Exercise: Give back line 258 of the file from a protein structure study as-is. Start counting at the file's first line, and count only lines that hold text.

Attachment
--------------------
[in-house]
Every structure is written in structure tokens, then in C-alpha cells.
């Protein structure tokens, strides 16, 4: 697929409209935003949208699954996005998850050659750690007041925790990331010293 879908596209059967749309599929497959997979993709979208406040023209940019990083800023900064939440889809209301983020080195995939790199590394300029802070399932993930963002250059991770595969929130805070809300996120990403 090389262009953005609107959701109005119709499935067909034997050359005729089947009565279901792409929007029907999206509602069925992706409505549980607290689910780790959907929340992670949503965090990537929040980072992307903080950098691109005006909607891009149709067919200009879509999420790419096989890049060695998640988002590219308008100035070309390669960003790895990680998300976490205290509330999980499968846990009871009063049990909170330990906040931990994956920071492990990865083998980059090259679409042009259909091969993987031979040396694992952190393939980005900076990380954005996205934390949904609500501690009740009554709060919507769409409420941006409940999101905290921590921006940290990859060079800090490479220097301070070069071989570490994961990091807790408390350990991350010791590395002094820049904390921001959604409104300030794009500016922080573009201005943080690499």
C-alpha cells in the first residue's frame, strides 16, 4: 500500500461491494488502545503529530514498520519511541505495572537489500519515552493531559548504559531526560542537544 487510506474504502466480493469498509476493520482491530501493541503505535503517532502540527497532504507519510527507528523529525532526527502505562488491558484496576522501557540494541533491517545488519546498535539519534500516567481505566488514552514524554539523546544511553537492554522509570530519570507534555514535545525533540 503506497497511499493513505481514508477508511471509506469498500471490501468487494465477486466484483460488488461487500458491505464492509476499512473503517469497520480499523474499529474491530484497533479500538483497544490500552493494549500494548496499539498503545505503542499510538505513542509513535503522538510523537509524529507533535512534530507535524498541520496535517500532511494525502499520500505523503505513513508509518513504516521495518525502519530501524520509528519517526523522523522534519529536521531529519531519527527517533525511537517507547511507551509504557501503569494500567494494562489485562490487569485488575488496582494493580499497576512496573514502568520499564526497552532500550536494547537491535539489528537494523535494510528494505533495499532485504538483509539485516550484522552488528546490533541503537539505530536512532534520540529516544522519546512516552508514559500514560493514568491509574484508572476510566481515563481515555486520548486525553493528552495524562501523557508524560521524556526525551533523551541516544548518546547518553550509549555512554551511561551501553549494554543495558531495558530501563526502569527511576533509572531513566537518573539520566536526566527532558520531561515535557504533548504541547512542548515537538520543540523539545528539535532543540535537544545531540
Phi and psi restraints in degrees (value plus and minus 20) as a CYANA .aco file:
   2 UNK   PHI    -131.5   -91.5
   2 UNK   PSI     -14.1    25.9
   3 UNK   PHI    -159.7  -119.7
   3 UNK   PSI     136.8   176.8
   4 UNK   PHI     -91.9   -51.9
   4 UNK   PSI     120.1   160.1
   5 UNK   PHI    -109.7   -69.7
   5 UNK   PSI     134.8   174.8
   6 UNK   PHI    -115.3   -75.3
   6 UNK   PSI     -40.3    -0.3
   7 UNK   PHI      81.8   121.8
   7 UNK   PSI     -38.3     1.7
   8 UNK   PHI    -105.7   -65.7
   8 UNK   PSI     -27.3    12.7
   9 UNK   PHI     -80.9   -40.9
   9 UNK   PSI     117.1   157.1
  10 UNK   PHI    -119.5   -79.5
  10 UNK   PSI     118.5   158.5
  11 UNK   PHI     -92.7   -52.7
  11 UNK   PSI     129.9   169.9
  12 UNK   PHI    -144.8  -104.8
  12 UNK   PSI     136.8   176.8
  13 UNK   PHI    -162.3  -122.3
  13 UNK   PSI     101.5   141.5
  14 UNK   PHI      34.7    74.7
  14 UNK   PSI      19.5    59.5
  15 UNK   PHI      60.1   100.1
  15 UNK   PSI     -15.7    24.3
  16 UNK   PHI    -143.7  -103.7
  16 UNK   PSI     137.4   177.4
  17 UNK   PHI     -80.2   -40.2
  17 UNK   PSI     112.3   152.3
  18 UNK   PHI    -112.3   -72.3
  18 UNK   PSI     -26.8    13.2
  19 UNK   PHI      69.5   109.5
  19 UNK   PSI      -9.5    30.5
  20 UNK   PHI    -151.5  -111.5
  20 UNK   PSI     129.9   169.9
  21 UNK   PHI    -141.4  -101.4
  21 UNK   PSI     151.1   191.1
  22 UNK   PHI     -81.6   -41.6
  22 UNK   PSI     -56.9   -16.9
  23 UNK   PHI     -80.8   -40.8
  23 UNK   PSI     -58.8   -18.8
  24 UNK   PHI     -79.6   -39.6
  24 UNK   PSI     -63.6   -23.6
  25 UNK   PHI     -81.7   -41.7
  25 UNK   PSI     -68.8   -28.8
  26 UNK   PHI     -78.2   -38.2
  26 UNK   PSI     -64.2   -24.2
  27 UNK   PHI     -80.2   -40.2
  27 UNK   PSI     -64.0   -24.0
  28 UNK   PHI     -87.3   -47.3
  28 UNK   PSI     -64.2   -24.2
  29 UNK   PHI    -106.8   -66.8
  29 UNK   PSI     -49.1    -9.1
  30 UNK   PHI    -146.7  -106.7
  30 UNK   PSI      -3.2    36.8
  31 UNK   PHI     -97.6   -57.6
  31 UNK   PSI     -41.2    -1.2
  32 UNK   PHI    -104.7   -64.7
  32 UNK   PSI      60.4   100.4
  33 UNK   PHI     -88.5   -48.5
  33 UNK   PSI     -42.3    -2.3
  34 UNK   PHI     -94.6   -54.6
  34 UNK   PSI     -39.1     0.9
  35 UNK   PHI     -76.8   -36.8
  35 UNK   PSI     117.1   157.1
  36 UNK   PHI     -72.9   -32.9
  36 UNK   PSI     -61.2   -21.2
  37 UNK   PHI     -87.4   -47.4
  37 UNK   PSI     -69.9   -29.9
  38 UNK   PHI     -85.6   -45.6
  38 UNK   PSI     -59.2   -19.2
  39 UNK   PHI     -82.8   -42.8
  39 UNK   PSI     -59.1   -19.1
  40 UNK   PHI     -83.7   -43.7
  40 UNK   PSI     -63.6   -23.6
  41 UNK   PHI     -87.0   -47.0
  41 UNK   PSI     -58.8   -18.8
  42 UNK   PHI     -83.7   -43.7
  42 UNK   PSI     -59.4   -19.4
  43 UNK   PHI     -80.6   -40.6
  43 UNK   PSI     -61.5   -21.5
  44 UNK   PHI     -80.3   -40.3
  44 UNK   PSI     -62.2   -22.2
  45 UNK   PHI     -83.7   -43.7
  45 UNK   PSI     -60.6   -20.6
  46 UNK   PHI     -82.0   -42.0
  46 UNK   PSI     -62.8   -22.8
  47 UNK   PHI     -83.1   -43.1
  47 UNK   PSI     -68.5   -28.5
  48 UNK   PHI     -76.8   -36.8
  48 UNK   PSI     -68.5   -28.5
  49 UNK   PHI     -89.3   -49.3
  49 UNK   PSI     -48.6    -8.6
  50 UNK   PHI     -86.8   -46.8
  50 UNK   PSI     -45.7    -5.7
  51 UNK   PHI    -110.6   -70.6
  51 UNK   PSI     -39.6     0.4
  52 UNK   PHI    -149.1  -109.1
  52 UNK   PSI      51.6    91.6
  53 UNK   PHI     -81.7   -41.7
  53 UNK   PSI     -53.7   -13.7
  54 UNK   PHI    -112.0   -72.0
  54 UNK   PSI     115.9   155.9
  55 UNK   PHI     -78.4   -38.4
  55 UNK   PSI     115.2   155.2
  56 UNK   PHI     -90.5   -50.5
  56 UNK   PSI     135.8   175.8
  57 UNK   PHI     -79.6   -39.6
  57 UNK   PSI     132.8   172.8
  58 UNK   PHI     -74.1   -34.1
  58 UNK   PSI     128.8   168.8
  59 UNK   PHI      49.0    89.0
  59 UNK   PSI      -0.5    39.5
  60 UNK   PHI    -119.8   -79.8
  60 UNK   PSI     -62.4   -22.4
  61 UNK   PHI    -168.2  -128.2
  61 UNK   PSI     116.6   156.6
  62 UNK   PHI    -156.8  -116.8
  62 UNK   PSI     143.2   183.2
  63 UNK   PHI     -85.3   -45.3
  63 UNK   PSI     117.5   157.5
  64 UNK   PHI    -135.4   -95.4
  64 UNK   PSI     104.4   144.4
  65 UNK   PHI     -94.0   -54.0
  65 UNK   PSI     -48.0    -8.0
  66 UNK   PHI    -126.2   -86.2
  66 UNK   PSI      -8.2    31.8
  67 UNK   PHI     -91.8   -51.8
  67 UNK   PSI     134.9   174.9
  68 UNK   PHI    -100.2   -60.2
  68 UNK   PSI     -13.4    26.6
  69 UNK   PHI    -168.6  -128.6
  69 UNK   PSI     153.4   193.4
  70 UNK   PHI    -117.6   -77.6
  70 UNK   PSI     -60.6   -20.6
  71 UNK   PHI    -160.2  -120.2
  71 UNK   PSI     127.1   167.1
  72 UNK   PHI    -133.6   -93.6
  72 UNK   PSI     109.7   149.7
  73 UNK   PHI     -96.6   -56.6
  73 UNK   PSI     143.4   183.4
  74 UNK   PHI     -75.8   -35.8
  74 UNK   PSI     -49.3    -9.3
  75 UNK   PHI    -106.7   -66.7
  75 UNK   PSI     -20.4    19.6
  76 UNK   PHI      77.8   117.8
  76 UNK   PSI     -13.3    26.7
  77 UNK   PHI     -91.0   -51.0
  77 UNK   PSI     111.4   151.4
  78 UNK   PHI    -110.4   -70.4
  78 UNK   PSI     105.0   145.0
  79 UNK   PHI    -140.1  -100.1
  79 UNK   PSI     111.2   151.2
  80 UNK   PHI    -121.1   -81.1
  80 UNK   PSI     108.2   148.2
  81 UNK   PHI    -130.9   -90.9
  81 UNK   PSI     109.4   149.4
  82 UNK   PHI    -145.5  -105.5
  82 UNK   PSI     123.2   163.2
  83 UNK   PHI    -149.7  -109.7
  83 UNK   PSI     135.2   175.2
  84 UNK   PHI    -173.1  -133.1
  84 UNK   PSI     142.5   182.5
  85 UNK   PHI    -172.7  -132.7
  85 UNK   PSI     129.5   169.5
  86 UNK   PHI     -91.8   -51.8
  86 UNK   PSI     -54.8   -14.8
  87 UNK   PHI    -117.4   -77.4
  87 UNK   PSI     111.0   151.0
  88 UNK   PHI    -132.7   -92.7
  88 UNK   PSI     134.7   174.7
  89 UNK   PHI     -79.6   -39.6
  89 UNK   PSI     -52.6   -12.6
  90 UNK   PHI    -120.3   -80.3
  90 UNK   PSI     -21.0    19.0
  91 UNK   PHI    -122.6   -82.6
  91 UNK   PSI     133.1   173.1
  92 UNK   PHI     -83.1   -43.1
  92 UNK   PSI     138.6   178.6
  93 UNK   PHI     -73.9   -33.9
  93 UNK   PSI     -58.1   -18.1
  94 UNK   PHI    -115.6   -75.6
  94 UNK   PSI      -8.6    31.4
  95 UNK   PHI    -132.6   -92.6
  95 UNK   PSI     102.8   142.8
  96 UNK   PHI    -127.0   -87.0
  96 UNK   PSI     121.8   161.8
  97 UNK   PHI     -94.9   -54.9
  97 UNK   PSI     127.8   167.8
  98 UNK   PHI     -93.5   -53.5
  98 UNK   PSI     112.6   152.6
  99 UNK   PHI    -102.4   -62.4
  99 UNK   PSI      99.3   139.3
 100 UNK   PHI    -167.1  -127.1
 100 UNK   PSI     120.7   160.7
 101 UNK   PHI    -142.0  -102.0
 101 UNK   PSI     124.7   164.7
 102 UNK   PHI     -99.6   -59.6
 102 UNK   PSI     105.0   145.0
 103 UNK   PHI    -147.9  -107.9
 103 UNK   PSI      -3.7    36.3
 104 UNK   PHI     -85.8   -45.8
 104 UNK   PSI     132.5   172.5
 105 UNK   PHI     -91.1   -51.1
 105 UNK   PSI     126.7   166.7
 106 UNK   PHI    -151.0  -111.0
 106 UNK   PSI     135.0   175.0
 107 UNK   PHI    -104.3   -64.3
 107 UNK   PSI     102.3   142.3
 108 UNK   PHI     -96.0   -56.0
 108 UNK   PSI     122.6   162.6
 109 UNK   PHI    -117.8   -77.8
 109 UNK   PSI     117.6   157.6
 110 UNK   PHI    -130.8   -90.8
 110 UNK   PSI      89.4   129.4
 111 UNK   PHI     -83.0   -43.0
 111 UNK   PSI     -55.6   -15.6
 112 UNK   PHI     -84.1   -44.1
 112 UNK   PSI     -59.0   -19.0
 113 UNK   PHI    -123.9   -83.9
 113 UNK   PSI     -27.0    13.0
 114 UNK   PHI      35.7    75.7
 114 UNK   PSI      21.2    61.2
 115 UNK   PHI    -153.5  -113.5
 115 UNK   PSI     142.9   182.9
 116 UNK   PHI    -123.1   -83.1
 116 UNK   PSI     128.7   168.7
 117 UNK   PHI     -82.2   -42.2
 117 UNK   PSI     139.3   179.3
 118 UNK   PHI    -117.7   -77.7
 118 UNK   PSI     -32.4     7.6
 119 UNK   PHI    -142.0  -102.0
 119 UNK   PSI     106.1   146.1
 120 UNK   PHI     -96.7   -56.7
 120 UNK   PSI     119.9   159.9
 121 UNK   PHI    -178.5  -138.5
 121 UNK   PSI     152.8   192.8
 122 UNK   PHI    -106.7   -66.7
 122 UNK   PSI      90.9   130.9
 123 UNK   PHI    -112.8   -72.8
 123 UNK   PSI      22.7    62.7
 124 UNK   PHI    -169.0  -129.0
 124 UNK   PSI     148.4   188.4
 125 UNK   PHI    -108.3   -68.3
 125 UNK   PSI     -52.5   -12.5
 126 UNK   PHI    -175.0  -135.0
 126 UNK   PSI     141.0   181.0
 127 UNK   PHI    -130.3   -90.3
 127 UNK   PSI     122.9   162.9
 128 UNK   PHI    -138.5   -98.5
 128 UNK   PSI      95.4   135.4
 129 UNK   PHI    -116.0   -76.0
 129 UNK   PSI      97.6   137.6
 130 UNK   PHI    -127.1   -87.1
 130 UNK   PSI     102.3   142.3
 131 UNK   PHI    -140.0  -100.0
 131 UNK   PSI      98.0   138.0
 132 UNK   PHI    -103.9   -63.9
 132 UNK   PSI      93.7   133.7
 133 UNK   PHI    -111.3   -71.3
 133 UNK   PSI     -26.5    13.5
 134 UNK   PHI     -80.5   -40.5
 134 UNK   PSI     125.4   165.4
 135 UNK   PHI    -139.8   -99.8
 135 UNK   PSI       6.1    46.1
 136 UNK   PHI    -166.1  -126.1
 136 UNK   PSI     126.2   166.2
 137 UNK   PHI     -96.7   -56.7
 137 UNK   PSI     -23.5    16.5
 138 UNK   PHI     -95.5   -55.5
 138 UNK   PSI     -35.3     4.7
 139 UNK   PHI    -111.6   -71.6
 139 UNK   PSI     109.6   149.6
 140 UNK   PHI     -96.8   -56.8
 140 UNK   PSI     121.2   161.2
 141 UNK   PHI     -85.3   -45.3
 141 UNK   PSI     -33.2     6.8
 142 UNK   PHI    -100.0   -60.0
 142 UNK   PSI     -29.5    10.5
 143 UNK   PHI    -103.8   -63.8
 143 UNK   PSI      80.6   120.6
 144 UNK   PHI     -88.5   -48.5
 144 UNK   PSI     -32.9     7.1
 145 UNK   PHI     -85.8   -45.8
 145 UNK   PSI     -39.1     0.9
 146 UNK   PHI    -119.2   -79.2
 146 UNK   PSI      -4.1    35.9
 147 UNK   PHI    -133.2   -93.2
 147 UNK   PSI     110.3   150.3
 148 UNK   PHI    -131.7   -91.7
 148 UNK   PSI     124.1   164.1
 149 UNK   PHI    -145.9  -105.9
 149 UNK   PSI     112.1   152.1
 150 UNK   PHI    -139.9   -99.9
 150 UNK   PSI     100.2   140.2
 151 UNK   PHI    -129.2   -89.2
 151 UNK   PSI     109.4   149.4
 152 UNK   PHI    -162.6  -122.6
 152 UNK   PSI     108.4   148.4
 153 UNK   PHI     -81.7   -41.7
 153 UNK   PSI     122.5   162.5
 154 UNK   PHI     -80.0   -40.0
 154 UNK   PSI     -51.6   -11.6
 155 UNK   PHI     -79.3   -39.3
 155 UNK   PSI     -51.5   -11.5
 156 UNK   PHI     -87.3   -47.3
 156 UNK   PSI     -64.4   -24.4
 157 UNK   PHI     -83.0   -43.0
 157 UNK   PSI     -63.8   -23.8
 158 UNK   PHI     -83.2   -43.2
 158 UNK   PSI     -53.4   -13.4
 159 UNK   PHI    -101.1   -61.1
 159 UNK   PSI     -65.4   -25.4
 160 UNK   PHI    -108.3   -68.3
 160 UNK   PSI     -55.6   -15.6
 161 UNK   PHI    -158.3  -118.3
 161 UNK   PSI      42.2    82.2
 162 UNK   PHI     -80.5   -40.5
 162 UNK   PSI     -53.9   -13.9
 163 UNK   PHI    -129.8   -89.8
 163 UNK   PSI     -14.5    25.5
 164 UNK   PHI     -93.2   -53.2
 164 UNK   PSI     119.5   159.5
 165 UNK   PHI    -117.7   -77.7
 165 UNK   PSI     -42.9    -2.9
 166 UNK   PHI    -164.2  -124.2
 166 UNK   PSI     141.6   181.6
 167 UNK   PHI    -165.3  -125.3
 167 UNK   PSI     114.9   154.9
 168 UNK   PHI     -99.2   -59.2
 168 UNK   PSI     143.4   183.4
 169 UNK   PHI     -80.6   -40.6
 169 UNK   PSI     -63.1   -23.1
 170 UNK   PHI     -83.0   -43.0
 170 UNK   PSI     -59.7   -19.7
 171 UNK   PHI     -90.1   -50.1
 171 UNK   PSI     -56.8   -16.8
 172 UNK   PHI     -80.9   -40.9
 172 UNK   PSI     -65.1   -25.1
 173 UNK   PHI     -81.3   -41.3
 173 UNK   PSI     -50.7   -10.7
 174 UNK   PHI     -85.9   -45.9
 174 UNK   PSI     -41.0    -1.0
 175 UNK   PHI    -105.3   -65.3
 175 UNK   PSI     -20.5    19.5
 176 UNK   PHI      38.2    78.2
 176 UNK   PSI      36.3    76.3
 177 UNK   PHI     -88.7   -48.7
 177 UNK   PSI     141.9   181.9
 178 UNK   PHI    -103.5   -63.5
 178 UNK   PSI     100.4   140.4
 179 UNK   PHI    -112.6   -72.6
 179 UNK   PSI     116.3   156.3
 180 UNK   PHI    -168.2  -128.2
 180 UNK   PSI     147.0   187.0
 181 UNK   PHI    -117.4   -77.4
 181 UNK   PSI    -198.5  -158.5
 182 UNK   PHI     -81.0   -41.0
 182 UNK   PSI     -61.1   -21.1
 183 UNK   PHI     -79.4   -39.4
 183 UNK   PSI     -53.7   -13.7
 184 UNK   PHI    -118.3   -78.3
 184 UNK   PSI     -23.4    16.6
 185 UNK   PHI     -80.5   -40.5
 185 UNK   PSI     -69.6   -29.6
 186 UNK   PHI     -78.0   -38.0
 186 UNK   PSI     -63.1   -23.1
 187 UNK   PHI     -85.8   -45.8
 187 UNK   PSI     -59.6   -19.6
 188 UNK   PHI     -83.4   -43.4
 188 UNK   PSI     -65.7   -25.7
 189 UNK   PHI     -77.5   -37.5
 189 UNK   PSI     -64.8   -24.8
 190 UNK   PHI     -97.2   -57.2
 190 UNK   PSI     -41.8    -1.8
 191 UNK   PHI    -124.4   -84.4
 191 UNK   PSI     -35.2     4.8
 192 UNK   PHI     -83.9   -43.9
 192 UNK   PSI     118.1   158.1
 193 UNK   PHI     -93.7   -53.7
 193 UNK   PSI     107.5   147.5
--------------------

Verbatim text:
 128 UNK   PHI    -138.5   -98.5